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drummerboy_2002
10-23-2001, 06:37 PM
First off, I'm doing this in C++ and in gluPerspective, not Ortho.

ok, this is what I have.
My first problem is looking around, the axeses of rotaion aren't right, but I can't seem to figure it out. Here what I have:

glPushMatrix();
glRotatef(-yaw,0.0,1.0,0.0);
glRotatef(-pitch,1.0,0.0,0.0);
glRotatef(-roll,0.0,0.0,1.0);
glTranslatef(-eyeX,-eyeY,-eyeZ);
.
.
.

Can anybody help?

I'll get to the next problem when this one is solved.

JLawson
10-23-2001, 07:01 PM
HI. Take a look at this page
http://www.lighthouse3d.com/opengl/glut/index.php3?6

Trust me; If you pay attention, it helps...

download the source and execute it to see it.. its kinda cool

drummerboy_2002
10-23-2001, 07:04 PM
Thanks, but I'm trying to do this WITHOUT using the lookat command.

Can anyone help with the method I am using above?


[This message has been edited by drummerboy_2002 (edited 10-23-2001).]

john
10-23-2001, 07:24 PM
> Thanks, but I'm trying to do this WITHOUT using the lookat command

why? do you want to do graphics without any gl commands, also?

cheers,
John

drummerboy_2002
10-23-2001, 07:27 PM
It was strongly suggested by my professor to NOT use LOOKAT. Instead, we use:


glRotate(-yaw...
glRotate(-pitch...
glRotate(-roll...
GlTrastlate(-eyeX, -eyeY, -eyeZ);

He has done a lot of work with flight simulators, so I assume there is a very good reason for it.

JLawson
10-23-2001, 07:48 PM
Your going to want to brush up on your geometry my friend. Especially if you plan on using JUST rotatef and translatef.

You want to translate according to the negative player.x, player.y, and player.z, and you want to rotate according to -player.rotation. You just need to do your rotations and translations in the right order. Rotate and then translate before drawing your scene.

Also, if you want the player to move foward relative to his rotation, you need to use some simple trig. In case you didn't already know, that's the following:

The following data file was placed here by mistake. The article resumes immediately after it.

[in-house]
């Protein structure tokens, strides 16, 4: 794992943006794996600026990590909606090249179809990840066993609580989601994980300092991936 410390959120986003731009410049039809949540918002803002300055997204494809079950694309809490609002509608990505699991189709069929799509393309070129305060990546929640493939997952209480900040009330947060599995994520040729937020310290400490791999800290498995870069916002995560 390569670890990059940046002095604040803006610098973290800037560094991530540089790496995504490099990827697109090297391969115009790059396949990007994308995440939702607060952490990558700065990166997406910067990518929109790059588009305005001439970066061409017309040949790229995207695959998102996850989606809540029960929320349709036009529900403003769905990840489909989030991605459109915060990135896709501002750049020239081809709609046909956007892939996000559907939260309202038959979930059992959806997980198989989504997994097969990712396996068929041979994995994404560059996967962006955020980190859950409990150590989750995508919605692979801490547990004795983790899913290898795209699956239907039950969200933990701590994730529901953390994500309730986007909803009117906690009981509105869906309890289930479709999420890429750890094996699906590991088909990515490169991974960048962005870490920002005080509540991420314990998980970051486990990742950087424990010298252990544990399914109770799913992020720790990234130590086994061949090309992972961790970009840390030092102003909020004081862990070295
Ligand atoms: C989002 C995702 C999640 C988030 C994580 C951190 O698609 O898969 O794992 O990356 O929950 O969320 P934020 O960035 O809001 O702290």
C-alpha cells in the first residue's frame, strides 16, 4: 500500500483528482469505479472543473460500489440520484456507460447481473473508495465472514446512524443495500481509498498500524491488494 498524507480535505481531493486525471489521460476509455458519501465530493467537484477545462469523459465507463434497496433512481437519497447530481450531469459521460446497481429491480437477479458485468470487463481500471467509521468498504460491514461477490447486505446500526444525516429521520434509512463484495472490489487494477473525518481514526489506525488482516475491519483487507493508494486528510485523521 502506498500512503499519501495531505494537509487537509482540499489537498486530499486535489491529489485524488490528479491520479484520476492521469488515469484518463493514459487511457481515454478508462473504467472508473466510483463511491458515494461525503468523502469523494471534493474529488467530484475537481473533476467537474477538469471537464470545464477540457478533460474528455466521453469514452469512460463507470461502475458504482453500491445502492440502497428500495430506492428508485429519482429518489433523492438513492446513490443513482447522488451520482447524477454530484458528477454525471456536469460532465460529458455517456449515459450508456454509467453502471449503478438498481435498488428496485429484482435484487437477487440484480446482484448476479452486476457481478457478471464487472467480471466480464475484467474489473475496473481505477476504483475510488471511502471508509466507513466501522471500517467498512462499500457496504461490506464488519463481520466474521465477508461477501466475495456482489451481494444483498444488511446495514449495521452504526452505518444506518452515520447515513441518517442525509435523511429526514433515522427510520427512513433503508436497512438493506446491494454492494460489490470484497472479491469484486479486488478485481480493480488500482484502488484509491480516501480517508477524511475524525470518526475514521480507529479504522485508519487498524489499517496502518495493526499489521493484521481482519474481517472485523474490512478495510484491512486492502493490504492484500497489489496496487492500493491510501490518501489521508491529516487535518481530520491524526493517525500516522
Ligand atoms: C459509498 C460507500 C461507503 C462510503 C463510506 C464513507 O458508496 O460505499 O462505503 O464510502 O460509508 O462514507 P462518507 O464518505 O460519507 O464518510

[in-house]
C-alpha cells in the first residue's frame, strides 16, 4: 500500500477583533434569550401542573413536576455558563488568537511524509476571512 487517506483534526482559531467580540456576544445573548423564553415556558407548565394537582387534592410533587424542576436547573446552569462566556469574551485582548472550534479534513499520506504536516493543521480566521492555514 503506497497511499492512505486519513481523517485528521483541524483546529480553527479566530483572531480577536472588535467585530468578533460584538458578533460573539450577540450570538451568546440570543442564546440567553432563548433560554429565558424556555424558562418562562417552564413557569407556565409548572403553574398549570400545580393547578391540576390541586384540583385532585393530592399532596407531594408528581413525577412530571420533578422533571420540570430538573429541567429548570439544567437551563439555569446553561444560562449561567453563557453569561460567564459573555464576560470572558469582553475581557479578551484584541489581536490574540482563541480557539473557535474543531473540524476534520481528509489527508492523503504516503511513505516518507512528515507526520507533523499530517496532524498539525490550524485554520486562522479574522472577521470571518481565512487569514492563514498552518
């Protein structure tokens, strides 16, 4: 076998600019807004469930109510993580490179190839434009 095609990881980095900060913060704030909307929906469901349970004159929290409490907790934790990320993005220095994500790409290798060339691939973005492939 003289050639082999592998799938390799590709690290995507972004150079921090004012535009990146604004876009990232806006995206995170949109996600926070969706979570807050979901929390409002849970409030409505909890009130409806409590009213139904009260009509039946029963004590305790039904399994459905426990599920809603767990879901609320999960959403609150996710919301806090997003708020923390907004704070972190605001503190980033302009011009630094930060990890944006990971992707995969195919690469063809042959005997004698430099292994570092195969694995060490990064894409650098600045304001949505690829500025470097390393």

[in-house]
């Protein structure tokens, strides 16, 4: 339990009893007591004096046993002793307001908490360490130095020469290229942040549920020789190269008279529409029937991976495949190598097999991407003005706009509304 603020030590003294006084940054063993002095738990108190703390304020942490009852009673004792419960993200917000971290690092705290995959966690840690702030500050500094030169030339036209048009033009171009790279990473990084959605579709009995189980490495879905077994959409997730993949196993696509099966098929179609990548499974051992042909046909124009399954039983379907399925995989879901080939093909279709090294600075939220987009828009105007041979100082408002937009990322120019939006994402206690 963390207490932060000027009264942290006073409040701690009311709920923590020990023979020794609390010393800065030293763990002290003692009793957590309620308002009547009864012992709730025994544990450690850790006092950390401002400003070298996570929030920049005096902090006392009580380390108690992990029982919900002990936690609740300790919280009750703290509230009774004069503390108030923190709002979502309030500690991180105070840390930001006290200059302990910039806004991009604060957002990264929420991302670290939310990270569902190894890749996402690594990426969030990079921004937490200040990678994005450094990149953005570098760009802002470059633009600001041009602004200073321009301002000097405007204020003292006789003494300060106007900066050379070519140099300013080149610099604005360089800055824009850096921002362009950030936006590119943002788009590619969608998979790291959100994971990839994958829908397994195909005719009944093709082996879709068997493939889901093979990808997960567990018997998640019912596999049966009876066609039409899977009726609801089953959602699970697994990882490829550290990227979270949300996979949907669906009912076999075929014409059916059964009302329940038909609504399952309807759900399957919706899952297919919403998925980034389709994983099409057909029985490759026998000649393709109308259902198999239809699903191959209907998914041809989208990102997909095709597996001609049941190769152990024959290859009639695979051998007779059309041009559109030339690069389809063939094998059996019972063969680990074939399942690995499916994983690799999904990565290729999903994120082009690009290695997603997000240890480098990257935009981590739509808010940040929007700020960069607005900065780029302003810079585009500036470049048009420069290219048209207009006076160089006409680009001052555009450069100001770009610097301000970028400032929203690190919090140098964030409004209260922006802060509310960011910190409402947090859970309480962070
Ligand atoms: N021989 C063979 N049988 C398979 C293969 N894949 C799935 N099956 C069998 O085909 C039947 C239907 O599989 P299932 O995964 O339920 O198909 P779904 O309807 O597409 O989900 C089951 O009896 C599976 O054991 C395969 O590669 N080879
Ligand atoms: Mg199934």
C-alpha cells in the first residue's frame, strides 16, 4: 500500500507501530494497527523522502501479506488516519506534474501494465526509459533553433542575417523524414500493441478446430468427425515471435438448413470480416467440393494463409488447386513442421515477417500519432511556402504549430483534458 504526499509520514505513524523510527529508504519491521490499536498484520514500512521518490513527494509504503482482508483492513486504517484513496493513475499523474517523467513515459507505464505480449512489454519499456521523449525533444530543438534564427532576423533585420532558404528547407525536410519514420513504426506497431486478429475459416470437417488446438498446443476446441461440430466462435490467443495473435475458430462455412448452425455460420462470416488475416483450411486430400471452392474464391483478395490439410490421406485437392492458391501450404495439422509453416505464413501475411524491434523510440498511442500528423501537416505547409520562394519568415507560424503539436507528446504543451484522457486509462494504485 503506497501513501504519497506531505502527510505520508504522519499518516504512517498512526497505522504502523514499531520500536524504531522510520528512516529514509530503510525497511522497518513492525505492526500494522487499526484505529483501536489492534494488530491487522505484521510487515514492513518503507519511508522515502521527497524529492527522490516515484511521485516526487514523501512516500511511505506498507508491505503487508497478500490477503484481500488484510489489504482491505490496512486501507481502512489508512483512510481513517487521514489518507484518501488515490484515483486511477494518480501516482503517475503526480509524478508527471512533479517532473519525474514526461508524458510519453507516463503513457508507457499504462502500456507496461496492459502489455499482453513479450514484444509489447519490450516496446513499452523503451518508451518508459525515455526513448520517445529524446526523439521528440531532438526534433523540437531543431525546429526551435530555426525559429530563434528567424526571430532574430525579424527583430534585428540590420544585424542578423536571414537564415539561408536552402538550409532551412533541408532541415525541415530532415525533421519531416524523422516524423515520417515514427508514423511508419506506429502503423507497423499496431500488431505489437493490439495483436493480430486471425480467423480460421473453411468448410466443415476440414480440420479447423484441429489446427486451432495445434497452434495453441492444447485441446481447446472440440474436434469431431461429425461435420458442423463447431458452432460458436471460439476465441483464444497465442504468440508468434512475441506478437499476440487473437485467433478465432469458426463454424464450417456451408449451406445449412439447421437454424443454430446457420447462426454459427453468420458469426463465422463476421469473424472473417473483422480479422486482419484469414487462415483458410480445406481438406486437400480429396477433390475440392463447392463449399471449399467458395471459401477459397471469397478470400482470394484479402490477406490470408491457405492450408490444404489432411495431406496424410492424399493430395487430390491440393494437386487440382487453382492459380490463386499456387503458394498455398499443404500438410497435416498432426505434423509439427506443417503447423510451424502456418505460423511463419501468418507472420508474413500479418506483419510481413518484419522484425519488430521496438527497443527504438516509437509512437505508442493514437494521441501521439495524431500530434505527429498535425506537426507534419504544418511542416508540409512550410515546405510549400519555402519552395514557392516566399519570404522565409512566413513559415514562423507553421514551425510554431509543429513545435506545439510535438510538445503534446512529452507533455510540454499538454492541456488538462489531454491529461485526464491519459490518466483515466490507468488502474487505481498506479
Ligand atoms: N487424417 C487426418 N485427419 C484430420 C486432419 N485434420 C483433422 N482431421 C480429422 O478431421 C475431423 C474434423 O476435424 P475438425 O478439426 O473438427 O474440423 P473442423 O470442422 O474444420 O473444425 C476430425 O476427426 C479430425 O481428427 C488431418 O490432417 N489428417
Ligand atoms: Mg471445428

x += sin(angle) * speed;
y += cos(angle) * speed;

(you may need to switch the sine and cosine depending on how your coordinates are set up)

Also, remember that glRotate takes angles in degree measure, while sine and cosine take angles in radian measure, so you'll need to convert between the two. Remember the following:

1 degree = PI/180 radians

A trick to compute PI quickly, easily, and painlessly, is the following:

PI = atan(1) * 4

drummerboy_2002
10-23-2001, 07:53 PM
"Also, remember that glRotate takes angles in degree measure, while sine and cosine take angles in radian measure, so you'll need to convert between the two."

Ah, maybe that's what's going wrong... hmmm. I'll have to try that tomorrow. It's getting too late to do it tonight.

We'll see how things go.

*EDIT* hehe, goemetry is not a problem. Cal III, now that was a problem.

[This message has been edited by drummerboy_2002 (edited 10-23-2001).]

harsman
10-24-2001, 02:06 AM
Also, you don't change viewing direction in projection matrix mode, you do it in modelview. All this is covered very well in the FAQ.

drummerboy_2002
10-25-2001, 01:13 PM
"Also, you don't change viewing direction in projection matrix mode, you do it in modelview"

Yeah, I know. I screwed up the topic title and couldn't change it.

I CAN move and look around, but the axises of rotation aren't quite right for the yaw, pitch and roll. That is what I'm am asking help on.

[This message has been edited by drummerboy_2002 (edited 10-25-2001).]